How to Start Freelancing as a Student
From clients to portfolios to HMRC. A beginners’ guide.
Figuring out how to start freelancing as a student can be intimidating, especially with little prior experience. However, as a flexible and accessible way to earn some cash, it’s the perfect way to make some money as a student.
For students, often timetables can be restricted, you can be based in your hometown or another town for university at multiple points of the year, all of which makes being tied to an office difficult. Internships and part-time jobs are rigid and exhausting, so we’ve looked into a few ways you can start freelancing as a student.
Create a portfolio
Now, if you’re new to freelancing, you may be wondering, what is a portfolio. Well, portfolios for freelancers are an addition to a CV. If you don’t have a CV already, look into our article Top 5 Skills to Add to your CV. This is a great way to reflect on your skills and experience and bring them into interviews and meetings. Having a portfolio as an addition will be an ideal way to showcase your talent in practice and attract more clients.
If you’ve taken any modules at university that relate to your chosen trade then be sure to include those in your portfolio or CV. For example, if you want to get into writing and editing, then include some university essays or journalism articles to sample your writing style. Maybe if you took a practical course or a year abroad, the skills gained from that environment can be linked to most freelance trades. And if you speak multiple languages, these are excellent for getting translation and captioning gigs.
While you’re still at university, take the time to find additional experience. A good example is to join societies which have an educational or practical element, such as the student newspaper, or to take a position such as treasurer or president which involves some responsibility. These skills are applicable to any trade and profession.
List on freelance websites
If you’re still struggling or needing extra inspiration, browse freelancer websites to see examples of other people’s portfolios. Take a look at Revolancer and browse the listings there for some ideas either to jazz up your portfolio or for ideas for which trade you’re looking to advertise.
Another efficient way is to make a profile with us and follow the steps outlined which will help you create a portfolio. This essentially provides you with a step-by-step guide to creating a portfolio, allowing you to maximise your time and efficiency, while also advertising your services on our zero commission website to be viewed by clients looking to enlist your services.
While you’re browsing other people’s profiles and listings, have a look to see what rates they charge. If they have a similar experience to you, then match your rates to theirs. It’s important not to undervalue your work, however, overcharging with very little experience means you may not get a lot of business. Once you have gained more freelancing experience you will be able to up your rates accordingly. Now, be careful which sites you list on as some freelancer sites take a commission of your earnings. At Revolancer, we charge 0% commission, so don’t be afraid to get started with us.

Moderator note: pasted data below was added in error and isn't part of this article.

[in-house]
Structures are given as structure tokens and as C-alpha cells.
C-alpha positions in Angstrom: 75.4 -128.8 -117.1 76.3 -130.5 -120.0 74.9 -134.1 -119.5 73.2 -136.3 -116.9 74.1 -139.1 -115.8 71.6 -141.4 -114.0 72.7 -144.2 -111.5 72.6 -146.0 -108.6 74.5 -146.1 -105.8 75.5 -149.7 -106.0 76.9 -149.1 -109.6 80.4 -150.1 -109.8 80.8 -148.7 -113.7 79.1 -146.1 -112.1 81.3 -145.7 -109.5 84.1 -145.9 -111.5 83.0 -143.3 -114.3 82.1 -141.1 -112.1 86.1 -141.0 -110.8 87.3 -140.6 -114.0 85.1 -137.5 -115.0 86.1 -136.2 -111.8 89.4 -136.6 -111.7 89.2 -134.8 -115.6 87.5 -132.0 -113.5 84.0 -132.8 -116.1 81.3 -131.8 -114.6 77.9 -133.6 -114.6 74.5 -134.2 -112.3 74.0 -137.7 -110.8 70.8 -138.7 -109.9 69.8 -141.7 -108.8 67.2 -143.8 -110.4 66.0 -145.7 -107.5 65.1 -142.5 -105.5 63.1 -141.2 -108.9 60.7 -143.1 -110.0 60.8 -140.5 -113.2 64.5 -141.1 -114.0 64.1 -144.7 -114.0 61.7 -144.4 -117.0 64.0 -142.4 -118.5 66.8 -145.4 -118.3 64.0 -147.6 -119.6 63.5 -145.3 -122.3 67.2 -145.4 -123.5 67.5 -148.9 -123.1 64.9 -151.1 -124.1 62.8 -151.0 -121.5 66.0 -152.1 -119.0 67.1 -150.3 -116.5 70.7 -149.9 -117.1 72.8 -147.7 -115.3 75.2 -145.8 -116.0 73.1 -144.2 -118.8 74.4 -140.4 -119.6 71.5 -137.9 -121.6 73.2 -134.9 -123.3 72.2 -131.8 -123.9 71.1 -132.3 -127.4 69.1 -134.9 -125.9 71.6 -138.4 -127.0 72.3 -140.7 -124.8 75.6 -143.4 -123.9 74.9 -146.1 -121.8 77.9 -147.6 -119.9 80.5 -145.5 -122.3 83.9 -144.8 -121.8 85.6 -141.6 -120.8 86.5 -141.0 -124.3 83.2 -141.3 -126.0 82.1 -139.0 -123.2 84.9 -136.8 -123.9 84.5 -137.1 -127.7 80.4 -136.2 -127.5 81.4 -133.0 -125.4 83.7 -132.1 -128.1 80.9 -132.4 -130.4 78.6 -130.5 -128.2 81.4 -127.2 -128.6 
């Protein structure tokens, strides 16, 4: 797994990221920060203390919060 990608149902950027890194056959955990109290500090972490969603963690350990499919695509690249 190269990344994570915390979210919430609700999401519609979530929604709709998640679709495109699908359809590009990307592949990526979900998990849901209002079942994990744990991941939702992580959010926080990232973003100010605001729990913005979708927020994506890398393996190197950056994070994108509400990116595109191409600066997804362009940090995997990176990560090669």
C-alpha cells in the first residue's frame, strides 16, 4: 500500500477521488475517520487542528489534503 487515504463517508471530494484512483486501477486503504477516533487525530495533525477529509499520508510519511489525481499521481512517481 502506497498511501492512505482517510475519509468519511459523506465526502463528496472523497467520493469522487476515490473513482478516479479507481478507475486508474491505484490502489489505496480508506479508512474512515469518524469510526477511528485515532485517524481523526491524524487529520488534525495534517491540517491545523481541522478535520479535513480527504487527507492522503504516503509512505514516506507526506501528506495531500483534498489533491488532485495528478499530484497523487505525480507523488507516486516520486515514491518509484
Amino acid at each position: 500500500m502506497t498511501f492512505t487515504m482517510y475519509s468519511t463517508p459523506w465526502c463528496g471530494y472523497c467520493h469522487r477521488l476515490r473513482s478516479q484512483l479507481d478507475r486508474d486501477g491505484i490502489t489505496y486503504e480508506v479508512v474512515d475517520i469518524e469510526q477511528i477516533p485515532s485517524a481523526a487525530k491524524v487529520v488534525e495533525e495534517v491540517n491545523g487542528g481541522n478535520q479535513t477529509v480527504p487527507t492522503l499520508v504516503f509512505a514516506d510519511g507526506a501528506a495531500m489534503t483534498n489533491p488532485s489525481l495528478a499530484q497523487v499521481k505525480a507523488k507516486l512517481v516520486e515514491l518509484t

Make a good impression
Networking is an integral part of freelancing. Making a good impression on each client could potentially create repeat business either with the same client or help you get great references and recommendations to other clients.
Don’t take on too much at once and be selective with your work – don’t forget, you still have university obligations. Take on enough work to keep you busy, and make sure you can submit all projects on time. When you finish up with a project, why not kindly prompt the client to write a testimonial or a review for you to use in your portfolio or on your profile?
The legal stuff
You aren’t taxed monthly as a self-employed person, so make sure you save a percentage of your earnings in order to pay any potential tax or national insurance at the end of the tax year. A freelancer is responsible for filing a self-assessment tax return and ensuring any tax is paid through HMRC.
This sounds scarier than it is, and the forms are relatively straightforward to fill out. As a student, it’s likely student support or university careers advisors would be able to help you with this. Don’t worry, as we’ve also got an article which gives you a more in-depth overview: How To Start a Sole Trader Business in 2022.
Before you go
Now you’ve got the tips to start freelancing, feel free to check out our article How to Make a Side Income From Home for more handy tips to make freelancing easier for you.
Why not take advantage of the Revolancer Plus subscription plan and start bidding on available projects? With a Plus account, you’ll have unlimited project biddings, insight data on your biddings, and early access to new features. It can be cancelled anytime, and you can continue with a free account. Why don’t you take the opportunity and sign up?
Freelance marketplace: Revolancer